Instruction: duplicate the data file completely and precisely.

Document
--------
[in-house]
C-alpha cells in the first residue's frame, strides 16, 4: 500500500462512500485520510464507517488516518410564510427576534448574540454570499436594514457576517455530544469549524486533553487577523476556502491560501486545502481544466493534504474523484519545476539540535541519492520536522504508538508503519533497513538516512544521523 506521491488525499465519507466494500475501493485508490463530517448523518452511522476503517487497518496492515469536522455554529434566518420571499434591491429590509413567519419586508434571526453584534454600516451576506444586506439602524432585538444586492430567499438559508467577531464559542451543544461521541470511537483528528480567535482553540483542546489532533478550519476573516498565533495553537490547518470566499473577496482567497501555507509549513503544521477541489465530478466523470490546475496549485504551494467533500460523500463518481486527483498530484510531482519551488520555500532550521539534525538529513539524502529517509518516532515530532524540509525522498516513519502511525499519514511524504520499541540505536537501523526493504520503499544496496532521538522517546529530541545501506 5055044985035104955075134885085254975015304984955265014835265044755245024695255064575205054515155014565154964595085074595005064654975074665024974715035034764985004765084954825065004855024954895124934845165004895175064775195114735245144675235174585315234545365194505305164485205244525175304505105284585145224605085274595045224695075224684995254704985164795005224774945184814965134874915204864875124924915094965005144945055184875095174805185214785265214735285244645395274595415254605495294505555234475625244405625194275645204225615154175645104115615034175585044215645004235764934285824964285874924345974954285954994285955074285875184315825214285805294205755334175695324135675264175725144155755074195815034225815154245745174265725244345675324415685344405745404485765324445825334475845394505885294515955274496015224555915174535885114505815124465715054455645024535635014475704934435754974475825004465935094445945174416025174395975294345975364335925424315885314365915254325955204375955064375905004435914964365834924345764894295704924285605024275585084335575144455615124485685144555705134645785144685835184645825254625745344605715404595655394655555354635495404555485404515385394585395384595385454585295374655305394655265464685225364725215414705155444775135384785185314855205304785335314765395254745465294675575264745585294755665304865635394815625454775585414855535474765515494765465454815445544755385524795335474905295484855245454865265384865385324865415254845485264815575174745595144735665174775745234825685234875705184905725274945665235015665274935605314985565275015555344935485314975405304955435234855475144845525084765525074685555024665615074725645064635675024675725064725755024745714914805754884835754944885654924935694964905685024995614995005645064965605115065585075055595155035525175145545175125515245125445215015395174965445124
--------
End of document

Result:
[in-house]
C-alpha cells in the first residue's frame, strides 16, 4: 500500500462512500485520510464507517488516518410564510427576534448574540454570499436594514457576517455530544469549524486533553487577523476556502491560501486545502481544466493534504474523484519545476539540535541519492520536522504508538508503519533497513538516512544521523 506521491488525499465519507466494500475501493485508490463530517448523518452511522476503517487497518496492515469536522455554529434566518420571499434591491429590509413567519419586508434571526453584534454600516451576506444586506439602524432585538444586492430567499438559508467577531464559542451543544461521541470511537483528528480567535482553540483542546489532533478550519476573516498565533495553537490547518470566499473577496482567497501555507509549513503544521477541489465530478466523470490546475496549485504551494467533500460523500463518481486527483498530484510531482519551488520555500532550521539534525538529513539524502529517509518516532515530532524540509525522498516513519502511525499519514511524504520499541540505536537501523526493504520503499544496496532521538522517546529530541545501506 5055044985035104955075134885085254975015304984955265014835265044755245024695255064575205054515155014565154964595085074595005064654975074665024974715035034764985004765084954825065004855024954895124934845165004895175064775195114735245144675235174585315234545365194505305164485205244525175304505105284585145224605085274595045224695075224684995254704985164795005224774945184814965134874915204864875124924915094965005144945055184875095174805185214785265214735285244645395274595415254605495294505555234475625244405625194275645204225615154175645104115615034175585044215645004235764934285824964285874924345974954285954994285955074285875184315825214285805294205755334175695324135675264175725144155755074195815034225815154245745174265725244345675324415685344405745404485765324445825334475845394505885294515955274496015224555915174535885114505815124465715054455645024535635014475704934435754974475825004465935094445945174416025174395975294345975364335925424315885314365915254325955204375955064375905004435914964365834924345764894295704924285605024275585084335575144455615124485685144555705134645785144685835184645825254625745344605715404595655394655555354635495404555485404515385394585395384595385454585295374655305394655265464685225364725215414705155444775135384785185314855205304785335314765395254745465294675575264745585294755665304865635394815625454775585414855535474765515494765465454815445544755385524795335474905295484855245454865265384865385324865415254845485264815575174745595144735665174775745234825685234875705184905725274945665235015665274935605314985565275015555344935485314975405304955435234855475144845525084765525074685555024665615074725645064635675024675725064725755024745714914805754884835754944885654924935694964905685024995614995005645064965605115065585075055595155035525175145545175125515245125445215015395174965445124